Actually, Hur leaves Biden an out: he’s faking it. As Hur put it, he decided not to indict Biden for the crimes he committed in flagrante delicto because if put on trial, Biden would “present himself to the jury” as a well-meaning, befuddled old man. The “present himself” suggests that Hur is insinuating that Biden’s forgetting is feigned, a la mobster Vincent “The Chin” Gigante.

As if that would make it better.

But Biden’s forgettiness and mental fog have been on conspicuous display even when he has a strong incentive not to pretend to be befuddled.

For example, his multiple recent claims to have spoken with world leaders who happened to be dead at the time of the alleged conversations.

Apparently Biden doesn’t attend summits. He attends seances.

In a kamikaze-like attempt at damage control, they wheeled out Biden for a late (for him) press conference at 8PM ET last night.

Never a good idea to put a man prone to sundowning on display in a stressful situation after sundown. Like most kamikazes, Biden went down in flames without impacting the target.

In fact, the performance put paid to any doubts regarding Biden’s senility. His rage-y responses to press questions are symptomatic of senescence, not a refutation thereof: it is well known (and experienced by many with aged parents) that the senile respond with intense anger at any suggestion of their cognitive decline.

This is where we are now as a country. The crucial question is where we will go from here. Can Biden possibly remain the candidate in the 2024 election? Hell, can he even remain president until the 2024 election? If not, then who will it be?

Initial indications are that the Democrats are sticking with their (husk of a) man.

Perhaps they think they are shackled to a corpse, and have no other choice. But are they really shackled to Biden? Do they believe they are because the alternative is Kamala, who is as clueless as Biden but doesn’t have the excuse of senility? Or is it because the string pullers figure that it is far easier to pull the strings of a sundowner with a closet of skeletons than someone who is compos mentis and at least remotely ethical (by DC standards)?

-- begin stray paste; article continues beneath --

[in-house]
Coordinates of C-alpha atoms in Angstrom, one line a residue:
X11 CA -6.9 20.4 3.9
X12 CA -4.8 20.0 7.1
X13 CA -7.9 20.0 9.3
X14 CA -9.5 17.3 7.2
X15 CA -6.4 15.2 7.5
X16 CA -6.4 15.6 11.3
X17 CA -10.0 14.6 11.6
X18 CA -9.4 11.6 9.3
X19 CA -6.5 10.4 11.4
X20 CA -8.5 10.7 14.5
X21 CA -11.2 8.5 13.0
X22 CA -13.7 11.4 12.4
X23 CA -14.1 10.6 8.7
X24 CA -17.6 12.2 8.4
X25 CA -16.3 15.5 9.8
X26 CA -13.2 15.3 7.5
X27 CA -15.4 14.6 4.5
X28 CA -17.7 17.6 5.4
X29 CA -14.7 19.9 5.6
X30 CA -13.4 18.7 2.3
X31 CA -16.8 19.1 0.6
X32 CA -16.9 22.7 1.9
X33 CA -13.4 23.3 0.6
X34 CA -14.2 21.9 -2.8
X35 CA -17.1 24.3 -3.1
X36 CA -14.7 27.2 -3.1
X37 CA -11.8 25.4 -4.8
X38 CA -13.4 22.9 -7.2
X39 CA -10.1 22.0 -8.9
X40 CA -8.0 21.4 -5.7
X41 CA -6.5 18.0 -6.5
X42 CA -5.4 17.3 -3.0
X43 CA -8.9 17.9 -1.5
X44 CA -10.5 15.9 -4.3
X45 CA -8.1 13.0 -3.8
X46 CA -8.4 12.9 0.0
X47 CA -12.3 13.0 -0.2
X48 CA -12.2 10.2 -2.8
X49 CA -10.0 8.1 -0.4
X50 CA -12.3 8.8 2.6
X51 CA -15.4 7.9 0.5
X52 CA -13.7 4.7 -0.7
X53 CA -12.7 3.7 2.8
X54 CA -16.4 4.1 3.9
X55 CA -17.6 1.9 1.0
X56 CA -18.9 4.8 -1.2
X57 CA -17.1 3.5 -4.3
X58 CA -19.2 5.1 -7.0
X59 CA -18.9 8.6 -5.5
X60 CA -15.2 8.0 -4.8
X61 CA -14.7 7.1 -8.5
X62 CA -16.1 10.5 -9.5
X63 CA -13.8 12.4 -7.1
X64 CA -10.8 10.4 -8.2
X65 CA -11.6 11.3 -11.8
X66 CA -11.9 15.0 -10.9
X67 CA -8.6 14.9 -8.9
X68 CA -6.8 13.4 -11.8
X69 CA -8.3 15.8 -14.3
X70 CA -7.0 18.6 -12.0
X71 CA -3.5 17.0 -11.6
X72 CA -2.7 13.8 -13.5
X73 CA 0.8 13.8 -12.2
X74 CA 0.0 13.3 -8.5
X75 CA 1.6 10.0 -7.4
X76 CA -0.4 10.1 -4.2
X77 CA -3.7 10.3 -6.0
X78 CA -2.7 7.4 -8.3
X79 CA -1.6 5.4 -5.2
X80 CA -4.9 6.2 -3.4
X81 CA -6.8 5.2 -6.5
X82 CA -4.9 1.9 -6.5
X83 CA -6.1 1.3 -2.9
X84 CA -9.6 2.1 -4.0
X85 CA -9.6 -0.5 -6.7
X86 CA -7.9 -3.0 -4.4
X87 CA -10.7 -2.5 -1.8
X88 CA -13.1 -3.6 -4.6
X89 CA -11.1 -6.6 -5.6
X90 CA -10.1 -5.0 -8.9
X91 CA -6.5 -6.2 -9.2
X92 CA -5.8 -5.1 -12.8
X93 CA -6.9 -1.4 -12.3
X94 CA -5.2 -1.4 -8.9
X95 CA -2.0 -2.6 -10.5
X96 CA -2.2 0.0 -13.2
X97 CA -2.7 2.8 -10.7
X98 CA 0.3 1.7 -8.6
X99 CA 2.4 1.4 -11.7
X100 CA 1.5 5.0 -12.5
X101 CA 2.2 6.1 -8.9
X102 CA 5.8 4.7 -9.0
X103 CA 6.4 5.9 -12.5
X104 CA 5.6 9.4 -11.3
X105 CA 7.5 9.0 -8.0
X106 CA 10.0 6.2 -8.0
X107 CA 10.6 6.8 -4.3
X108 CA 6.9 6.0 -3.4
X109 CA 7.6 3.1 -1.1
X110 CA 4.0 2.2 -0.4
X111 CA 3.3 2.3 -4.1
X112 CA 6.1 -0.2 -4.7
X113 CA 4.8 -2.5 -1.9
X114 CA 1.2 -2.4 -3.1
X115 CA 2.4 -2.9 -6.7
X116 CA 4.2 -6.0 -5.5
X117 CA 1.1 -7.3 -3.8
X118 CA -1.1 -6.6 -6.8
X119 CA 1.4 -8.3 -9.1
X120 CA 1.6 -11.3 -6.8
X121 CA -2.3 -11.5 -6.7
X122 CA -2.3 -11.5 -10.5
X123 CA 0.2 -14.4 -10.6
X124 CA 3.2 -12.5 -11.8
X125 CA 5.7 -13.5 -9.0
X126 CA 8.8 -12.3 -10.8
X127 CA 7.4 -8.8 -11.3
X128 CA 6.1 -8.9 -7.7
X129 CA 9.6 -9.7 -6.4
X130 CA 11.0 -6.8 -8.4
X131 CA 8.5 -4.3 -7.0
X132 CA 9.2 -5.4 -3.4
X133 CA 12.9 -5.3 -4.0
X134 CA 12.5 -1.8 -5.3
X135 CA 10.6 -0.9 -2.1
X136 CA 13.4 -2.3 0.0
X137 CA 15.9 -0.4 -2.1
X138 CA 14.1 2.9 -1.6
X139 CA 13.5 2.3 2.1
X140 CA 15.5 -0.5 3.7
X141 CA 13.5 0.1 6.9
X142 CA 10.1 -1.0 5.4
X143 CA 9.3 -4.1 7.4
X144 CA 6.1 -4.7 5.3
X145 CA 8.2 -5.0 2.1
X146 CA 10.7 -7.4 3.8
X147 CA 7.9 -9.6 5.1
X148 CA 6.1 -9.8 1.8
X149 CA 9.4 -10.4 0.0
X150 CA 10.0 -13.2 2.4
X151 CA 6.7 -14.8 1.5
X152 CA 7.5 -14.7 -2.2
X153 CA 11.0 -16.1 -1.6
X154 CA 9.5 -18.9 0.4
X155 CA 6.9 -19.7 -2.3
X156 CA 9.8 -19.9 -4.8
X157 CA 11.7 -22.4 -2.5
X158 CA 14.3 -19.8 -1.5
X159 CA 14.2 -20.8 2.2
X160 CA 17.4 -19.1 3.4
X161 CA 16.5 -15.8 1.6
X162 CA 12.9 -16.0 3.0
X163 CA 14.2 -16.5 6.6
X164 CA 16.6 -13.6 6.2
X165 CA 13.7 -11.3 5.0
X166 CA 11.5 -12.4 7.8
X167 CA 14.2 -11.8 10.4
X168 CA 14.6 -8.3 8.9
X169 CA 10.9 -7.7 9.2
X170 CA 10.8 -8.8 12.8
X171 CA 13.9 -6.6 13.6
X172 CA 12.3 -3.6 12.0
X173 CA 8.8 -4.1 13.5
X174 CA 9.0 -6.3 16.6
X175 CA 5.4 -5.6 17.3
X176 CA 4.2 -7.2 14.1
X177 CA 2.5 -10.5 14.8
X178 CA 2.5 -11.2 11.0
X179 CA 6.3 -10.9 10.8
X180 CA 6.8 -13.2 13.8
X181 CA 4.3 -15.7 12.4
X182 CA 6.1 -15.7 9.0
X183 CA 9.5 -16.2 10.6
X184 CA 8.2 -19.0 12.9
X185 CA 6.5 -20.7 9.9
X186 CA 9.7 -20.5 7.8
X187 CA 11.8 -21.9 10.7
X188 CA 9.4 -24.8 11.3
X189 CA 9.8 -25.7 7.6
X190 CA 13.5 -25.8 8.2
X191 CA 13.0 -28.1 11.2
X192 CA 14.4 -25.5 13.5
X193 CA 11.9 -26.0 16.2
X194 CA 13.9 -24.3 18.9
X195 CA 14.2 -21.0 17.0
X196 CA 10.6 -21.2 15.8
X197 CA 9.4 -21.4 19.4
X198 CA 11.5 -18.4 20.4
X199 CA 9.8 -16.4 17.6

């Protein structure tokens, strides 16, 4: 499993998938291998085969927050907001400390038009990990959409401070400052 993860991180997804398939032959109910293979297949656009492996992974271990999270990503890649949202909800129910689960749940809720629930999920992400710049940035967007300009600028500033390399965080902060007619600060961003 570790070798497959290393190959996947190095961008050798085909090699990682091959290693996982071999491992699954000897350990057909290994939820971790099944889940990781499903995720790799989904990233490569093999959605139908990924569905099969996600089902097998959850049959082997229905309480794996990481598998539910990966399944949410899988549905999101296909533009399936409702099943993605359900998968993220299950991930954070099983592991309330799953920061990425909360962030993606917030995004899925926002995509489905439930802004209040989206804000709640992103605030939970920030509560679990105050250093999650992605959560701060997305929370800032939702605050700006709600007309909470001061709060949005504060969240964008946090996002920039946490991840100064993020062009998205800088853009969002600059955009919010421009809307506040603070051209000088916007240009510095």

Regardless, this election is shaping up to be an utter clusterfuck. How has the greatest country in the world come to this?

My simple answer is the one I gave back in 2016 when I thought things were bad but I had no idea what a real clusterfuck is: our “elites.”

Establishment delenda est. Perhaps the only good thing that can come from our politics in the coming months is that this will come to pass. Hope was the last thing to emerge from Pandora’s Box. And that’s pretty much all we have right now.

February 3, 2024

The Groundhog Day War

Filed under: History,Military,Russia,Ukraine — cpirrong @ 4:44 pm

Yesterday was Groundhog Day, and the classic movie by that name is an apt metaphor for the war in Ukraine. Different day, same bad shit, day after day after day.

Defense Minister and all around shlub Sergei Shoigu proudly claims that Russia has the initiative. Yeah, I guess you could say that, because they are the ones attacking repeatedly all along the front. But seizing the initiative yields them nothing but piles of corpses (disproportionately Russian) and masses of demolished tanks and AFVs (almost all Russian). It certainly does not yield them gains on the ground, at least not gains measured in more than meters, and a tree line or field here or there.

Russian tactics, such as they are, beggar description. Day after day they send penny packets of armored vehicles in strung out along some muddy track, only to see them centimated (decimated means losing one out of ten, so I made up a more accurate word). The armor seldom makes contact before it is blown up. What progress the Russians do make is with bloody infantry assaults that take slivers of ground, often because the Ukrainians run out of ammunition. Sometimes those slivers are taken away in counterattacks.